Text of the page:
Have you seen any daffodils poking their heads out of the ground yet? Maybe you're hearing more birds chattering in the morning around your neighborhood. Those are just two signs that spring is on its way. Many people consider the spring equinox to be the official first day of spring. This year, it falls on Wednesday, March 20. In celebration of the coming season, I thought I'd share some facts you may not know about this special day.
- "Equinox" Means "Equal Night": Because of the word "equinox," many people mistakenly believe there are exactly 12 hours of day and 12 hours of night on the spring equinox. Actually, atmospheric refraction causes us to have a bit more than 12 hours of daylight on the spring equinox. But let's not get bogged down in the details!
- Climate Scientists Recognize a Different Date as the First Day of Spring: Climate scientists use a meteorological calendar to determine the first day of spring. The date of the equinox comes from the astronomical calendar, but the first of spring for many climate scientists is March 1. The meteorological calendar helps them better predict temperatures and weather patterns.
- The Sun Rises Due East and Sets Due West on the Spring Equinox: This is the chance to see an interesting sight in the sky. Also, it's a great time to reaffirm your sense of direction!
- The Great Sphinx Eyeballs the Sun: The Egyptians built the Great Sphinx in Giza so its face points directly toward the rising sun on the spring equinox. I hope the Sphinx has a pair of sunglasses handy.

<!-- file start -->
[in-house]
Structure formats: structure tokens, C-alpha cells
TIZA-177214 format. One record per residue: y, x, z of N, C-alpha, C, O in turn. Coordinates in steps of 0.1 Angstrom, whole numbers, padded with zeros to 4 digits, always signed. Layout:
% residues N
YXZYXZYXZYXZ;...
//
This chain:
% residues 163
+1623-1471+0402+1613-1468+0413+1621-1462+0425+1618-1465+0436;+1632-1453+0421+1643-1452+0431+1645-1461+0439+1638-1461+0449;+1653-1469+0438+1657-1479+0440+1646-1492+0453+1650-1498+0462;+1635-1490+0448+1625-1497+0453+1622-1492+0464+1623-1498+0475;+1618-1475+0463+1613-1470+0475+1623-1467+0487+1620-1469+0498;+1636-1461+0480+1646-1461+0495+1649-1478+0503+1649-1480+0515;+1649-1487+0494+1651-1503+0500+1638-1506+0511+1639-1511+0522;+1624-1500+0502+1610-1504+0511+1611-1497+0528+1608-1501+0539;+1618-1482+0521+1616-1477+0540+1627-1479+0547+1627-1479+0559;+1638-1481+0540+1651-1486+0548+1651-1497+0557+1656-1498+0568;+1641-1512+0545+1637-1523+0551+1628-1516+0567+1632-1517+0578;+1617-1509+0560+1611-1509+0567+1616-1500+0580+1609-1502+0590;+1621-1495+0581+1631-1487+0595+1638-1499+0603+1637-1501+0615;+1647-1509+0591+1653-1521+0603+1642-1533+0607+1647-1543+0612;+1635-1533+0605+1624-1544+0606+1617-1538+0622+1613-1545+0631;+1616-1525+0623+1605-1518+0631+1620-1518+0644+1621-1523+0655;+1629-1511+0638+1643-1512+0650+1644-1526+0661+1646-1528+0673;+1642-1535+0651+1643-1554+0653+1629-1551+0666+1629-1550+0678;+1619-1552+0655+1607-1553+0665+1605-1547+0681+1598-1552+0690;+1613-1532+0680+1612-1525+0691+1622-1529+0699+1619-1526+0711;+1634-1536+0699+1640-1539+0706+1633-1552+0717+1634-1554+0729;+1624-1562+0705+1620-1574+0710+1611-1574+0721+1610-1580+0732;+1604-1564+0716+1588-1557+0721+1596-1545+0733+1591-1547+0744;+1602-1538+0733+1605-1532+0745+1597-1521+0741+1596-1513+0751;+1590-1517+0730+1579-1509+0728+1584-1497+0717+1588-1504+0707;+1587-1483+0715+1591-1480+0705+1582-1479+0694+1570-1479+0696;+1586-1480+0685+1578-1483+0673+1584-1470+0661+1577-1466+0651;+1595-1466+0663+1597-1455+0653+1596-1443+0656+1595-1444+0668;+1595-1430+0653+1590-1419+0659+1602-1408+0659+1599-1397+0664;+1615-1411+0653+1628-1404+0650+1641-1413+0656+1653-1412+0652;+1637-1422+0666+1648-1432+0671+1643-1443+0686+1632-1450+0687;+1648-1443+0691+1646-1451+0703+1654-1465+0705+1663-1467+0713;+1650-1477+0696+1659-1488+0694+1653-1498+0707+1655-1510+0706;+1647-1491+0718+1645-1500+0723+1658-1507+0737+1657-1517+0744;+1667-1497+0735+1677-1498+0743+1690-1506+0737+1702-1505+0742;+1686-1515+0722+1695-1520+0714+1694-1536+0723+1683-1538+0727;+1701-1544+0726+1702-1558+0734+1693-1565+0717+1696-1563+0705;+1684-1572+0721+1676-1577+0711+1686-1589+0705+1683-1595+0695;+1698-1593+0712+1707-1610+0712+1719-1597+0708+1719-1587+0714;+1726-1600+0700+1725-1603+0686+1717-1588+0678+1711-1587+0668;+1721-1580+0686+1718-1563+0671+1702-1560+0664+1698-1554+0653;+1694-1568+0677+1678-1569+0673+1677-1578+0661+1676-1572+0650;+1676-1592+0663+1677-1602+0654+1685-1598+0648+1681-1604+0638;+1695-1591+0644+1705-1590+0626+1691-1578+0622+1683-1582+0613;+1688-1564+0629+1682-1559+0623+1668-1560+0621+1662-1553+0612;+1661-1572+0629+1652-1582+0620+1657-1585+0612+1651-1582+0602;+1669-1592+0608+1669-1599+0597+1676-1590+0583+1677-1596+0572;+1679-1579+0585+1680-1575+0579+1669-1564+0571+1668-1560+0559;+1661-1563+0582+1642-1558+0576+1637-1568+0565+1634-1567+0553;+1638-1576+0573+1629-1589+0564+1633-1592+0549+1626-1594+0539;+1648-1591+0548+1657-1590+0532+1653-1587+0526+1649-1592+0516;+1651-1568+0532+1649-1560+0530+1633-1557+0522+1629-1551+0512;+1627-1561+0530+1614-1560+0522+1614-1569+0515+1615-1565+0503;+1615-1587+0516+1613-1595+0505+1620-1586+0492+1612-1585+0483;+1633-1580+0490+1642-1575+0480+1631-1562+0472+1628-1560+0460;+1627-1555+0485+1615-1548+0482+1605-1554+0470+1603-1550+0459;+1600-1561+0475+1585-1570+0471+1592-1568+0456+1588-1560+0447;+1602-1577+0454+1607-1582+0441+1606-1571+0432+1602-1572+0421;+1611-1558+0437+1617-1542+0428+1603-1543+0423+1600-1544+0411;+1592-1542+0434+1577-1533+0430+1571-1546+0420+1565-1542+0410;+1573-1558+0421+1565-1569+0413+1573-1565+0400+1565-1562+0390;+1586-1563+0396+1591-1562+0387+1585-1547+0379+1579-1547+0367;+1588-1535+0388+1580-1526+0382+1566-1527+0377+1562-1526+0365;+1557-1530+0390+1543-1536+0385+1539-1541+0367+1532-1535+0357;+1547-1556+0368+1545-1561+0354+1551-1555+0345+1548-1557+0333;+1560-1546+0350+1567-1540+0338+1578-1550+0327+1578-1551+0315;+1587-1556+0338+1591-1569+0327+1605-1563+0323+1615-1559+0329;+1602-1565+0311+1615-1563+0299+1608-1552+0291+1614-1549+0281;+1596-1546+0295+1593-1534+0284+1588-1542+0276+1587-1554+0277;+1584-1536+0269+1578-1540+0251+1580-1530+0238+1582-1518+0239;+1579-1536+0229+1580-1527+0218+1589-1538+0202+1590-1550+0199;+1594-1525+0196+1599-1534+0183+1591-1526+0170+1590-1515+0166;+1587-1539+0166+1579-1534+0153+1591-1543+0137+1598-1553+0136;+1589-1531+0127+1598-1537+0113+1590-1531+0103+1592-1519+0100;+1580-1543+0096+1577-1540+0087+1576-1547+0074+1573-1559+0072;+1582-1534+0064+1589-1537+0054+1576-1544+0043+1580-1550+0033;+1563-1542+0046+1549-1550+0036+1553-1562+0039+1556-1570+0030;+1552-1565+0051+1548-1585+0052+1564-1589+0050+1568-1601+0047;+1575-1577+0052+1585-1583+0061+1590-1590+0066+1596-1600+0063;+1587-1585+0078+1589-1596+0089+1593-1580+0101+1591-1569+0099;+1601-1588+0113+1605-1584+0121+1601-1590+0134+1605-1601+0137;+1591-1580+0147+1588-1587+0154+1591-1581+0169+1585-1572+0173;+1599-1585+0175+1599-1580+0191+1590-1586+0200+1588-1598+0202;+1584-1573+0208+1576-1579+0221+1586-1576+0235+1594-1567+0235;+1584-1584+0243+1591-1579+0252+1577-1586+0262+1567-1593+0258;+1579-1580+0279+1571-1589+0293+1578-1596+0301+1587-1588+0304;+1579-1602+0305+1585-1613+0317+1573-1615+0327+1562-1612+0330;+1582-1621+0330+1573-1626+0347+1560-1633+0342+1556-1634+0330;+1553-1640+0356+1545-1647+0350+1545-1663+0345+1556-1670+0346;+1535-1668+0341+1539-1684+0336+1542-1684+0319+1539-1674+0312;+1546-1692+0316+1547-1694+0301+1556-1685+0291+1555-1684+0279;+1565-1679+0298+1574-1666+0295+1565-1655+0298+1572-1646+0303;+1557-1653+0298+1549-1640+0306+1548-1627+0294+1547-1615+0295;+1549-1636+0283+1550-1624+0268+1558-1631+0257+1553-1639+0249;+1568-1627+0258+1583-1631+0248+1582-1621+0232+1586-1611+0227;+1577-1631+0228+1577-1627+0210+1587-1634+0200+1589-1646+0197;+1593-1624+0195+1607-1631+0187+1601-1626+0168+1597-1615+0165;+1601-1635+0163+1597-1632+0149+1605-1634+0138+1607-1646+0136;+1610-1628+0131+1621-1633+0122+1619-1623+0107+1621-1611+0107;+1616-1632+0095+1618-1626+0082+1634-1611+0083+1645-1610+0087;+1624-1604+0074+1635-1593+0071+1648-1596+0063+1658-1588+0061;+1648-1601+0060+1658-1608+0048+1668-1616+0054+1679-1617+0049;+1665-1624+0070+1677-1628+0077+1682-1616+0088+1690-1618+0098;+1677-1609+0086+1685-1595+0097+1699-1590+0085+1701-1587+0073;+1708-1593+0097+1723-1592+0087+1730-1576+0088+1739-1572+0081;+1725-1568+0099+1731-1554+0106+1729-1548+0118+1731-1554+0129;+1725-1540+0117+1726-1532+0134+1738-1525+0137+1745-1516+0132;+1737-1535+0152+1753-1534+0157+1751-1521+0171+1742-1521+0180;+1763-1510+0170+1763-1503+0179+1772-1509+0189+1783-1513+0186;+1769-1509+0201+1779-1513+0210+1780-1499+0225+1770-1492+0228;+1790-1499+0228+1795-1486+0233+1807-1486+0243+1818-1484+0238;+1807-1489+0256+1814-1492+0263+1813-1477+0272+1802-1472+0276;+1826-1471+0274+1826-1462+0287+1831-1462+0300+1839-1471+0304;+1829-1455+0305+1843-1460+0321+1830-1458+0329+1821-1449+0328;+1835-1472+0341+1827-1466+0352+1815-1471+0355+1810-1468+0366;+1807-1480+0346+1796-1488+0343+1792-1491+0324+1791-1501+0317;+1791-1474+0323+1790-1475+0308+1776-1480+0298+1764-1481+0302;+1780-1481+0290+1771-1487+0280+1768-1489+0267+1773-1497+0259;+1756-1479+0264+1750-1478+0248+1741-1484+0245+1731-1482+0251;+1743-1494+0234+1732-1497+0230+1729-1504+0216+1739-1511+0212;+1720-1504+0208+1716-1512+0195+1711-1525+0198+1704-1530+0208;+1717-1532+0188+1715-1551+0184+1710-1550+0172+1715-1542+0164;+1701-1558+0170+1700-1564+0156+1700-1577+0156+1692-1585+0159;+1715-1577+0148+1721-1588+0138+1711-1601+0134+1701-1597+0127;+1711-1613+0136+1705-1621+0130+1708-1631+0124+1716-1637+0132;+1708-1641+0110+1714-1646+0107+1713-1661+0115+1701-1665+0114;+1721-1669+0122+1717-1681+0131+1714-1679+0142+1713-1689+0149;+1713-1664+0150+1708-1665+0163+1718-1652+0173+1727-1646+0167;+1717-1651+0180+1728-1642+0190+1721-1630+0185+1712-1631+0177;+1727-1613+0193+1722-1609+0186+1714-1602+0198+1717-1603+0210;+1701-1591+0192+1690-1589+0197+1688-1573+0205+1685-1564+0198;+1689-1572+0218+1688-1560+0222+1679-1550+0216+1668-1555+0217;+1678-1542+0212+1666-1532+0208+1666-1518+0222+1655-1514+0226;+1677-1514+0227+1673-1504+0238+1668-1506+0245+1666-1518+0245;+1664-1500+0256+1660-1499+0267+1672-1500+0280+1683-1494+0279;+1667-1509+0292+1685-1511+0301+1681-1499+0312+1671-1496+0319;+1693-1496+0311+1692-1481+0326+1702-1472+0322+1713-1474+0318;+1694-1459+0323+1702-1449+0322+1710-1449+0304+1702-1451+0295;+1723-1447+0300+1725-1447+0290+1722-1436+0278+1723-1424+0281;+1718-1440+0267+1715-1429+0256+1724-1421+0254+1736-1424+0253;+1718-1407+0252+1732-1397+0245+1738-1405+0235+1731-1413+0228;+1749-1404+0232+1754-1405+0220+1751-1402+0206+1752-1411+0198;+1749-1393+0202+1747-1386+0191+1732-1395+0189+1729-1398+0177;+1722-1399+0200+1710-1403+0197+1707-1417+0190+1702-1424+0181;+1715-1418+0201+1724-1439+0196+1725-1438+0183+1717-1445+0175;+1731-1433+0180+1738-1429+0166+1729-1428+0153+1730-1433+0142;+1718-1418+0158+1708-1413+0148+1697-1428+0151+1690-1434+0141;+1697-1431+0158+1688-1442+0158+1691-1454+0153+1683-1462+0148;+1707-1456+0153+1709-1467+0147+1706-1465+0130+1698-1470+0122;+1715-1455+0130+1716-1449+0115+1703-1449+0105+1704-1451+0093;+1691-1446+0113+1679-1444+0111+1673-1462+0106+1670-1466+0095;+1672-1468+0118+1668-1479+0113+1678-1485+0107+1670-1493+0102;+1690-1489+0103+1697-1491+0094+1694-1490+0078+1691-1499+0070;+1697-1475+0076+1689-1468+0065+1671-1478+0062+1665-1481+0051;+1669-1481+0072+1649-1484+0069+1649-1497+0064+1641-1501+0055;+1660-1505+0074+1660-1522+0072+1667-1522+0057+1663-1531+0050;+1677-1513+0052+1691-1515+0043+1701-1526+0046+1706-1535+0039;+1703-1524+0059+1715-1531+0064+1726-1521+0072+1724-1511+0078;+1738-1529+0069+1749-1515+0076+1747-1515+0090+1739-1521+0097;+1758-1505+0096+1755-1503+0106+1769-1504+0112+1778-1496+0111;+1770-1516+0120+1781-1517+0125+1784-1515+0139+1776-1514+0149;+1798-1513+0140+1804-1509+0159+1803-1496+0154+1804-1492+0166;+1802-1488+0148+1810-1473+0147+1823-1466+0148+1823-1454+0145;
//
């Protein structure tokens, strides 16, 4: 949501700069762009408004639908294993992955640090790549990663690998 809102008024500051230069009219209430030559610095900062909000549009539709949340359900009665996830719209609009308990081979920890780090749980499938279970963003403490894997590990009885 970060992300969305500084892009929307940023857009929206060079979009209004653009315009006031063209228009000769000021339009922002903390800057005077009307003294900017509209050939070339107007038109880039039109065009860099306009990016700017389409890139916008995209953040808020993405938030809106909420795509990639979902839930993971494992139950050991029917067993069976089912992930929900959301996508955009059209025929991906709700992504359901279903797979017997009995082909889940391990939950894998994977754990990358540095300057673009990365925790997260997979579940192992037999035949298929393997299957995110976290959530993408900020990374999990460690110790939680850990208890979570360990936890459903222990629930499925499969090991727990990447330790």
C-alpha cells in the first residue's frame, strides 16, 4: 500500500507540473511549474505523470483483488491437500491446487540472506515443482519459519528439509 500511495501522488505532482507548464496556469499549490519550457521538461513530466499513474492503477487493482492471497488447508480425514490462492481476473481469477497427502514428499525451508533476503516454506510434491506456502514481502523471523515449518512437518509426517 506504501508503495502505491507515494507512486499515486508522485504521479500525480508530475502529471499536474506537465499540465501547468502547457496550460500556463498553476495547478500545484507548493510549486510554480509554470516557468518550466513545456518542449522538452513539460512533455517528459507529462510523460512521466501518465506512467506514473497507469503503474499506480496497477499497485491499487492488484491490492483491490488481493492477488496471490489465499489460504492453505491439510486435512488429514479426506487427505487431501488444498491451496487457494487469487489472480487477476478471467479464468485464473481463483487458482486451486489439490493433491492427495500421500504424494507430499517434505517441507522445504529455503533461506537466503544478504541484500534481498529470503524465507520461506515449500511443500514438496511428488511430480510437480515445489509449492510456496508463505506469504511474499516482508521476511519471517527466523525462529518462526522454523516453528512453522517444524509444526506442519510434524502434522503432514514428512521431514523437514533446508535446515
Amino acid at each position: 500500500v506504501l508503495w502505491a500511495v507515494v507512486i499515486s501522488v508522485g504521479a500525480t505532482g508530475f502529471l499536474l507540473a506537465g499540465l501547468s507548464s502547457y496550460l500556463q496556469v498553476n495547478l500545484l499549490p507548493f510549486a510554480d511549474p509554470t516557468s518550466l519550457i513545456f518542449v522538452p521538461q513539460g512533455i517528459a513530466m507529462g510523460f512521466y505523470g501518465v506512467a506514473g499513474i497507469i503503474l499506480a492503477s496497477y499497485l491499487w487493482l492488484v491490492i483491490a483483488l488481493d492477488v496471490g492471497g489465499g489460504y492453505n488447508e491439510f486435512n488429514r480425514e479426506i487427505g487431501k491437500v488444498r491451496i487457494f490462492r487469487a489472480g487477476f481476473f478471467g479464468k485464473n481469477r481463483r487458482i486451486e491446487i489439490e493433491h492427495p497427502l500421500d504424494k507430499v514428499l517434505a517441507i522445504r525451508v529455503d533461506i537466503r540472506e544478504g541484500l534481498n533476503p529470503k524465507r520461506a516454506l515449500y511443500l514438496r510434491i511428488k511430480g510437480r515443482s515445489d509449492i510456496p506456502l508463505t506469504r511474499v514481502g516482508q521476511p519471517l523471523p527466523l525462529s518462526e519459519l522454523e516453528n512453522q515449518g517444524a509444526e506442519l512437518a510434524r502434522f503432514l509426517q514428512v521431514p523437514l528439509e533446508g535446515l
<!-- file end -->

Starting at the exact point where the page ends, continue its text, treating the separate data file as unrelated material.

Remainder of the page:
- An Egg Can Be Balanced on One End During the Spring Equinox: Yes, it's possible to balance an egg on one end on the spring equinox, but it's actually also possible on any other day of the year. It's not the arrival of the spring equinox that matters as much as your supply of patience.
- It's Also Known as the Vernal Equinox: The word "vernal" comes from the Latin word "ver," meaning "spring."
- Saturn Has an Equinox, Too: You may think that Earth is the only planet to have a spring equinox, but that's not true. Saturn has a spring as well as a fall equinox. However, the seasons on Saturn are a lot longer, so the equinoxes of this planet happen every 15 years. I wouldn't want to wait that long; would you?
- The Japanese Celebrate Shunbun no Hi on the Spring Equinox: Shunbun no Hi is a national holiday in Japan. Many people spend it visiting with loved ones, enjoying nature, and tending to the graves of their family members.
- The Arrival of the Spring Equinox Isn't the Same for the Northern and Southern Hemispheres: We live in the Northern Hemisphere, so our spring equinox is fast approaching. But people living in Australia and other places in the Southern Hemisphere are moving toward the arrival of autumn instead.
- Easter and the Spring Equinox Are Connected: Easter is celebrated on the first Sunday after the first full moon after the spring equinox. That's why Easter Sunday falls on a different date each year.
Think spring: It'll be here before we know it! Thanks for reading. - Alan